US Department of Agriculture data is expected to show a drop
of five points, in the week to Sunday, in the proportion of the US corn and
soybean crops rated in "good" or "excellent" condition.
And that is before the further deterioration expected this
As for the impact of the damage on yields, the cut by the US
Department of Agriculture last week to 146.0 bushels per acre in its corn yield
forecast, and to 40.5 bushels per acre in its hopes for the soybean yield, is
not expected to mark the end of the downgrades.
"Small crops get smaller," a Chicago adage goes.
"Such a hefty [USDA] reduction is likely, in our view, to be
followed by further, albeit more modest, yield declines" when the USDA next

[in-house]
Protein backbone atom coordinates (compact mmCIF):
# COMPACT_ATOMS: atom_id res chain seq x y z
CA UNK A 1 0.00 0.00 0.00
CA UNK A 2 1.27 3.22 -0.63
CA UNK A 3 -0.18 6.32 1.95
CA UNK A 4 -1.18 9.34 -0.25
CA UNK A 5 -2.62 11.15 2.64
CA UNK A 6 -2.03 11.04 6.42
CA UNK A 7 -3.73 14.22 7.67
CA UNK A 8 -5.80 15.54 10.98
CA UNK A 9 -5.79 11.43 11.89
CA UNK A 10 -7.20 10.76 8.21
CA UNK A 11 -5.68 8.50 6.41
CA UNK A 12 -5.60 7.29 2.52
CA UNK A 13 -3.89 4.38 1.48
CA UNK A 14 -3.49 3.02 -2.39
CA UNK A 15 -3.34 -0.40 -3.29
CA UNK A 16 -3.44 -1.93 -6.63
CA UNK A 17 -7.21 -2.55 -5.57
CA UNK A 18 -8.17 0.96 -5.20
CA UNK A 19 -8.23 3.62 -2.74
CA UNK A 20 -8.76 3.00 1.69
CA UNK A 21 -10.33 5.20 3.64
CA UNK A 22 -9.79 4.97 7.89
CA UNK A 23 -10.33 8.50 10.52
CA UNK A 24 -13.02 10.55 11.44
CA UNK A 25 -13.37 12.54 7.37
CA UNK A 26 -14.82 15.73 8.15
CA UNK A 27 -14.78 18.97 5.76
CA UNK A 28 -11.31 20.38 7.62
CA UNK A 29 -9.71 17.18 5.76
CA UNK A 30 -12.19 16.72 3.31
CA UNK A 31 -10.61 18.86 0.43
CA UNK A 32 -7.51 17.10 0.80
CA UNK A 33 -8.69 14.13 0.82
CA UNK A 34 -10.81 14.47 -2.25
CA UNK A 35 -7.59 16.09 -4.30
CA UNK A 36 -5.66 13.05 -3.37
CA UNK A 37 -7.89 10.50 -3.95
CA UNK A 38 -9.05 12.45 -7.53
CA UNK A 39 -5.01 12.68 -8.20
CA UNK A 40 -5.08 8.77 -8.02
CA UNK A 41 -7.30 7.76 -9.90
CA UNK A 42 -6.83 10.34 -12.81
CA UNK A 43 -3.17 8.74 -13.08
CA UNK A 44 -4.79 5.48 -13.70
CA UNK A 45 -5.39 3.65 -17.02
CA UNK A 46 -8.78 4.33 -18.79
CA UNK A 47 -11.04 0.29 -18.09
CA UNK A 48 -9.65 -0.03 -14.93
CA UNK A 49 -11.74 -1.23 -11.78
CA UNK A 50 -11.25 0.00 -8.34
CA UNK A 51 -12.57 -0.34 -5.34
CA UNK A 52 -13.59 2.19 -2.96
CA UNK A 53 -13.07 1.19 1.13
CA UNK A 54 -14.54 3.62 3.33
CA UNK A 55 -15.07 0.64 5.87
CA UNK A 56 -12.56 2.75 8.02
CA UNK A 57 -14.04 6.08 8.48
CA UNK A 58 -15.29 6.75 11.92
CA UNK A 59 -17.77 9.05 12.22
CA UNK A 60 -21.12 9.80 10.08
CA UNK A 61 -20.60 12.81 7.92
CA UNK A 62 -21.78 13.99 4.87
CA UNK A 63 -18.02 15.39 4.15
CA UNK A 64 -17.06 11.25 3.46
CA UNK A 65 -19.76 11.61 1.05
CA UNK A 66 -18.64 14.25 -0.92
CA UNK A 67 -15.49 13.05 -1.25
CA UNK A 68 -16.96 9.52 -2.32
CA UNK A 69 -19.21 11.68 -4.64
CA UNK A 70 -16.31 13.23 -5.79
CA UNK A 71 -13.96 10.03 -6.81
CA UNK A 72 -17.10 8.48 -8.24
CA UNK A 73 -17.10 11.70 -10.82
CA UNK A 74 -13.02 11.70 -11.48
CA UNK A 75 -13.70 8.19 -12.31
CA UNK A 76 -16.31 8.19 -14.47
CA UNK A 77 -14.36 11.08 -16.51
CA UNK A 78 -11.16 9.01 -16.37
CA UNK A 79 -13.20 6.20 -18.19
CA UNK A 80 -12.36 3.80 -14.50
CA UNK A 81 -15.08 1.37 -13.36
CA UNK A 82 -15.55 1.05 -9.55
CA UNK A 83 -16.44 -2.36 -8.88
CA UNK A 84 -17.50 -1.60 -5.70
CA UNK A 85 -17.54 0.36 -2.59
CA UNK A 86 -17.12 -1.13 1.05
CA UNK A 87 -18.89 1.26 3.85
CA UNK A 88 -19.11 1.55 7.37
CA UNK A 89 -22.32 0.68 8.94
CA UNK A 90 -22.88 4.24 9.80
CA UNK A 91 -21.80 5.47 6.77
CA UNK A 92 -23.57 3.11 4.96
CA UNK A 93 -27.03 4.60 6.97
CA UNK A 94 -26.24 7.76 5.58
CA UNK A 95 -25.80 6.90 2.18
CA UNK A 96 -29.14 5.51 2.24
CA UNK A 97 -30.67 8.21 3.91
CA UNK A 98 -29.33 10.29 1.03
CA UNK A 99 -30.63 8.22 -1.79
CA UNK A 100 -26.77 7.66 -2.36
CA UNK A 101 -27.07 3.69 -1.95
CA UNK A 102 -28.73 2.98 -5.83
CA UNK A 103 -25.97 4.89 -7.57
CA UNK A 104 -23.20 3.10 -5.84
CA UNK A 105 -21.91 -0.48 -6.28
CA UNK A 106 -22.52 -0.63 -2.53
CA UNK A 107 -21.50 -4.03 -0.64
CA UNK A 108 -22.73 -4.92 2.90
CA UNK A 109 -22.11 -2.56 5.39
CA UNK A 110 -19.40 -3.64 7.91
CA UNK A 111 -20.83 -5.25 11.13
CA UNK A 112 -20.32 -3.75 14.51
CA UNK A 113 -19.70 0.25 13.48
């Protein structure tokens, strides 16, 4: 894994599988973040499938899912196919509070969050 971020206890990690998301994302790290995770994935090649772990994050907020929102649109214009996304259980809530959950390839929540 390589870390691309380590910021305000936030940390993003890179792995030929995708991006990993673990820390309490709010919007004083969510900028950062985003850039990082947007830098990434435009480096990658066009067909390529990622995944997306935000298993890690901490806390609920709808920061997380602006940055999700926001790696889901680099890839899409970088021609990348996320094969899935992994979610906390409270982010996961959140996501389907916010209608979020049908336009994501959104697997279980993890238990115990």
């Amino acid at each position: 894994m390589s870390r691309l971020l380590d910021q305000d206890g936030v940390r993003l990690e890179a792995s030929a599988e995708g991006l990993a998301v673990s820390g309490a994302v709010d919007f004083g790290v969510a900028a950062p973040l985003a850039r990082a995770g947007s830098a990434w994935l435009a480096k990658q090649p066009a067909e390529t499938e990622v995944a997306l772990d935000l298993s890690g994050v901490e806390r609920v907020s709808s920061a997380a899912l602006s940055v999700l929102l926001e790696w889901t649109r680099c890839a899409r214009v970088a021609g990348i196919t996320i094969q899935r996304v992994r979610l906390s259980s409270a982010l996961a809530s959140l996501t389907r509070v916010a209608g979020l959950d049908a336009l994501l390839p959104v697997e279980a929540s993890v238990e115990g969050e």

updates its forecasts, in August, Barclays Capital analyst Sudakshina
"Weather remains the key risk as continued drought conditions
could affect soybean yields further, while corn yields could fall to the 140-to-low-140s
In fact, Informa Economics cut its estimate for the US corn
yield to 142.5 bushels per acre, from 153.5 bushels per acre, meaning a
The soybean yield estimate was cut by 2.0 bushels per acre
to 40.0 bushels per acre, with the harvest pegged at 3.01bn bushels.
And even these figures may be too high.
"The trade is now openly discussing a sub-140 bushels-per-acre
corn yield, and sub-40 bushels-per-acre soybean yield," US Commodities said.
'Stopped growing to
The impact on prices was to send the December lot soaring to
a contract high at $7.78 a bushel, before
a slight retreat in late deals to close at $7.72 ½ a bushel, a gain of 4.7%.
The September lot, in its first day as the spot contract,
soared 5.4% to $7.76 ¾ a bushel.
And, this time, soybeans managed decent gains too, jumping
2.5% to $15.90 ½ a bushel for November delivery, and hitting a contract high of
$15.98 ½ a bushel earlier.
With the drought continuing, hopes are waning for the